It wasn’t so long ago we wrote of the Air Force losing an $8 million blimp due to bad weather and the private-contractor ground crew’s failure to anticipate and adjust to it in time to save the airship. That snafu happened in Puerto Rico last August.
Well it’s happened again. The latest blimp disaster – this thing is nearly 200 feet long, so think it’s fair to dub its loss a disaster – took place in February, in Marfa, Texas, hard by the Mexican border. It was the same kind of blimp, same kind of weather, same contractor (ITT), same mission: stop the flow of illegal drugs into the U.S.
Best bit in the just-released accident investigation?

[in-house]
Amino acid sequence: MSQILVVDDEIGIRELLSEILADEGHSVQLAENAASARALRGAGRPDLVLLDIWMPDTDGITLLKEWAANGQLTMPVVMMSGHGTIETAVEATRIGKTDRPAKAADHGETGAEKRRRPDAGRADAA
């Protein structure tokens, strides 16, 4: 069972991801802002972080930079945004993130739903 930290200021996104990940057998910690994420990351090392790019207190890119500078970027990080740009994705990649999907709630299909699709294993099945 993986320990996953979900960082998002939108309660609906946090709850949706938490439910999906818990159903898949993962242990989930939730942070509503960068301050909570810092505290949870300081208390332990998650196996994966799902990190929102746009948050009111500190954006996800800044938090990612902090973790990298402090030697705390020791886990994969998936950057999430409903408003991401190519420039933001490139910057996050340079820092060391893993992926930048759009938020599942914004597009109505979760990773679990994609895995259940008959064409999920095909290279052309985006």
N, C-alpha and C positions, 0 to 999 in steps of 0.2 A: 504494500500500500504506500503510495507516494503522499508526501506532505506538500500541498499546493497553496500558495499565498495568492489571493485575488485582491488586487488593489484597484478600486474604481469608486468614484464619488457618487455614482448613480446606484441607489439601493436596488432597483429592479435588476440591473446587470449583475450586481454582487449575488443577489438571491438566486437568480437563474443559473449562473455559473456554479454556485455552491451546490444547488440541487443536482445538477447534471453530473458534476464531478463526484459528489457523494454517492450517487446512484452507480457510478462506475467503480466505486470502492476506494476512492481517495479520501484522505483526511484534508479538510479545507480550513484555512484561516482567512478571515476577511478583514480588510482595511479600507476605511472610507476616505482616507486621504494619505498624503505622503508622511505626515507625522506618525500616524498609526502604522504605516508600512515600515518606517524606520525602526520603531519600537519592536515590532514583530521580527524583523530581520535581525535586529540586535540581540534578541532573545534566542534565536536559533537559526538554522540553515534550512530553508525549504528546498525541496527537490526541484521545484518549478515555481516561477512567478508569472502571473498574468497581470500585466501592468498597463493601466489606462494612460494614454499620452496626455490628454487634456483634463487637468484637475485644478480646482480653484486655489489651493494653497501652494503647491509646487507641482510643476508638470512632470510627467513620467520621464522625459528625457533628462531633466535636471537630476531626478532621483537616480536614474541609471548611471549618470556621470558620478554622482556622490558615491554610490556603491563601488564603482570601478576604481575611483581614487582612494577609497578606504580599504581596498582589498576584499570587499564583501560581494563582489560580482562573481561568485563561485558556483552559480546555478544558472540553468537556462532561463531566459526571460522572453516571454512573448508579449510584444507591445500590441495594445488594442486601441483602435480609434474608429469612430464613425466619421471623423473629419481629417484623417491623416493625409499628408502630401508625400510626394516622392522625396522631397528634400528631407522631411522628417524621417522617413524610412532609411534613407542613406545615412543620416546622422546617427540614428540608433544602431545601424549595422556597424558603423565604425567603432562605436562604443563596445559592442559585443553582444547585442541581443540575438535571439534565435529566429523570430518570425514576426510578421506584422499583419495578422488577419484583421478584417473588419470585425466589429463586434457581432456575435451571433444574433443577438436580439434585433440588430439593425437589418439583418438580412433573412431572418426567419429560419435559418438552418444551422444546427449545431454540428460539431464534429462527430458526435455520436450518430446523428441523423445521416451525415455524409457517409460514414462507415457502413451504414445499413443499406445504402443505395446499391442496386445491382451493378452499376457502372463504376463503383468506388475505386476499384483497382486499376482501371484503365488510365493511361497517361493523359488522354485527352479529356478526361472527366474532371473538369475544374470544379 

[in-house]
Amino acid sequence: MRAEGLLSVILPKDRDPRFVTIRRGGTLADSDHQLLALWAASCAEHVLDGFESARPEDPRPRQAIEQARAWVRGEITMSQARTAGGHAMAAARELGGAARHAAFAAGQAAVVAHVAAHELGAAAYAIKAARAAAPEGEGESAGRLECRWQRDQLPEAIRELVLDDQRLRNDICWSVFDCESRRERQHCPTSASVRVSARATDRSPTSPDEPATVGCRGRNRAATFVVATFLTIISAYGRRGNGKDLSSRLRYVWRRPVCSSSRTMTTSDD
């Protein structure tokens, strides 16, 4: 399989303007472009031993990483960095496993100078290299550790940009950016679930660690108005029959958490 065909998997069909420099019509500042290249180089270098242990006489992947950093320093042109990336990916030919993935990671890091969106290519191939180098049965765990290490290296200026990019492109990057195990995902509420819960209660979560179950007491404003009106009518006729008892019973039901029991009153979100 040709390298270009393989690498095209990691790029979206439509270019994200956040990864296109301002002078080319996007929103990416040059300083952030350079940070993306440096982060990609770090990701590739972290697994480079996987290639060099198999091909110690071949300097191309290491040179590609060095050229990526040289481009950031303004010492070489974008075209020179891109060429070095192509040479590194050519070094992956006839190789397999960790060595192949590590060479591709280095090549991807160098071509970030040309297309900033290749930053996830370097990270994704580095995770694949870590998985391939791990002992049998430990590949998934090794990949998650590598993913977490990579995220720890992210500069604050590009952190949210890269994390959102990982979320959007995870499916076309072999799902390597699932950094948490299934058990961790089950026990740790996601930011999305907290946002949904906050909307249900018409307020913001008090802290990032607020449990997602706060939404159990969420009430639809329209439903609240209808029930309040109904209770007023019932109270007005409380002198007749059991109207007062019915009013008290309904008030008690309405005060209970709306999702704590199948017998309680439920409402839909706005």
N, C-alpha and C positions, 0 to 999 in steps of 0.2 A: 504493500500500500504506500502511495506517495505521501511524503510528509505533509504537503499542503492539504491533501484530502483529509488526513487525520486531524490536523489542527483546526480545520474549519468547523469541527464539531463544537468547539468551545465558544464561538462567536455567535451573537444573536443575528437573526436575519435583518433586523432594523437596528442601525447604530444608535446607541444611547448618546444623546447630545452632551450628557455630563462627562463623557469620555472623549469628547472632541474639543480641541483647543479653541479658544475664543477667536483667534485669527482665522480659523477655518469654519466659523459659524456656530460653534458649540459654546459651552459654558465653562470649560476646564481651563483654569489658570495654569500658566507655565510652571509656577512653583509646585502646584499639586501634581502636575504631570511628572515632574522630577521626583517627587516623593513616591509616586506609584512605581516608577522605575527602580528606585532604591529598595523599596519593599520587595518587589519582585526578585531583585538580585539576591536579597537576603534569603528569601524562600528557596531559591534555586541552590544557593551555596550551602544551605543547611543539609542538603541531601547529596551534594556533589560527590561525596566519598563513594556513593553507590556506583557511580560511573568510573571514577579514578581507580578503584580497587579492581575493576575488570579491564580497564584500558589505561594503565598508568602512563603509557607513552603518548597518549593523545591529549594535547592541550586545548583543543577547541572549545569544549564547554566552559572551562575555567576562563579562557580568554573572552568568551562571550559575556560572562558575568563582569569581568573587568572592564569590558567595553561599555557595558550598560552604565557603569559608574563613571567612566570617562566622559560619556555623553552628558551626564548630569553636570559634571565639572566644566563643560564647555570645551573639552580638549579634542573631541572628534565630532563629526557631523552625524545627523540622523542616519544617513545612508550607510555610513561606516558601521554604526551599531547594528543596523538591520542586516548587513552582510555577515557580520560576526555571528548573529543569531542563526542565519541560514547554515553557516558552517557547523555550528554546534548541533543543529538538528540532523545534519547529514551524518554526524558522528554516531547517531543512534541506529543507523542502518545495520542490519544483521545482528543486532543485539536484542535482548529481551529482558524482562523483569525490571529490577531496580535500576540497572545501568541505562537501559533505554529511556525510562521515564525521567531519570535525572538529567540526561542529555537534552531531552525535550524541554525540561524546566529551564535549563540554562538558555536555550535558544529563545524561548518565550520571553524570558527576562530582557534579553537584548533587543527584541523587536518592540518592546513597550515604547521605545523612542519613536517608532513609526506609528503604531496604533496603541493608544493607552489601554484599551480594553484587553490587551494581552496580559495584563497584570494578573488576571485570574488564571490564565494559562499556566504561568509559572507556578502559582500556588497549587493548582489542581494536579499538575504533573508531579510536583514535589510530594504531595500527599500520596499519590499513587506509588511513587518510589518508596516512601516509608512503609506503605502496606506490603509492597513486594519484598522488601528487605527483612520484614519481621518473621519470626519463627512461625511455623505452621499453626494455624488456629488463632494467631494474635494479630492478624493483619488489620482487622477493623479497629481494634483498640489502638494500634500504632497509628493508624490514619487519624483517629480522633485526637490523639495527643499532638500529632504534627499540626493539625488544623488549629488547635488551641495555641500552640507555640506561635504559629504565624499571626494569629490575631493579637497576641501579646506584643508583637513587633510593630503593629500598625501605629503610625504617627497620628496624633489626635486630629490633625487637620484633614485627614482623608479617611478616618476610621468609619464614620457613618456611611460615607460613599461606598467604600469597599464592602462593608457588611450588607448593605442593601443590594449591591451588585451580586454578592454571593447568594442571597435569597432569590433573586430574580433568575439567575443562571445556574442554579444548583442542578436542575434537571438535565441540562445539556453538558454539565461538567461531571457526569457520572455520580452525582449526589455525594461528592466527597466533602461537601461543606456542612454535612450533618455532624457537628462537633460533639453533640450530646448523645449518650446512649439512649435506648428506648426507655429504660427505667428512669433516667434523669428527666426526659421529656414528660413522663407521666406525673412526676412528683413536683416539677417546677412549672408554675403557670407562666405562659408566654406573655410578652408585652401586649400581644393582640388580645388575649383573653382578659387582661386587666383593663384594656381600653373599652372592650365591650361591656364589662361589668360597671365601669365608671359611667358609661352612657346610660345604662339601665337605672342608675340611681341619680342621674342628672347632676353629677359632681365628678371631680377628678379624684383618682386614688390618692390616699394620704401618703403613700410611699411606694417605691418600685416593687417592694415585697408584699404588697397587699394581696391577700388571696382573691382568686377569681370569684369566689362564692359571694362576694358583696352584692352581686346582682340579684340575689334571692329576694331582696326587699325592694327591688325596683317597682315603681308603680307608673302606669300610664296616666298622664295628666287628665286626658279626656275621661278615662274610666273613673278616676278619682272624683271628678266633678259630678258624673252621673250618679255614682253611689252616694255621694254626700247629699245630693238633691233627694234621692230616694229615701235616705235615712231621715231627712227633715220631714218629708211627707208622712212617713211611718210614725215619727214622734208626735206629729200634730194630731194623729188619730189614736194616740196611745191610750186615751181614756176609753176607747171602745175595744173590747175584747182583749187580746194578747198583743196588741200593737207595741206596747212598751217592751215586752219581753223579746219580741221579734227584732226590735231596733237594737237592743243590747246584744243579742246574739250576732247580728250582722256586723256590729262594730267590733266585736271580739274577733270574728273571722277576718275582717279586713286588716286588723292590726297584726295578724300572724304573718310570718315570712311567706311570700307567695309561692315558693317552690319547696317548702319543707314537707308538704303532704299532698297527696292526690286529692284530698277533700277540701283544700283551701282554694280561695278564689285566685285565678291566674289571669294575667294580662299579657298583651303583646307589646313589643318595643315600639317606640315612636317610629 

The communications officer involved relayed the wrong weather information to the blimp operators. Instead of correctly relaying that the forecast for high winds had jumped from a mere “watch” to a more serious “warning,” he “misperceived” it as a “cancellation” of the high-wind alert.
Once caught by winds topping 60 miles an hour, the blimp pulled its control cable taut and nose-dived to the ground, destroying the $8.8 million airship. “The erroneous cancellation,” the inquiry concluded, “substantially contributed to the mishap.”
And you thought these folks were supposed to be stopping the drugs (never mind: tests came back negative).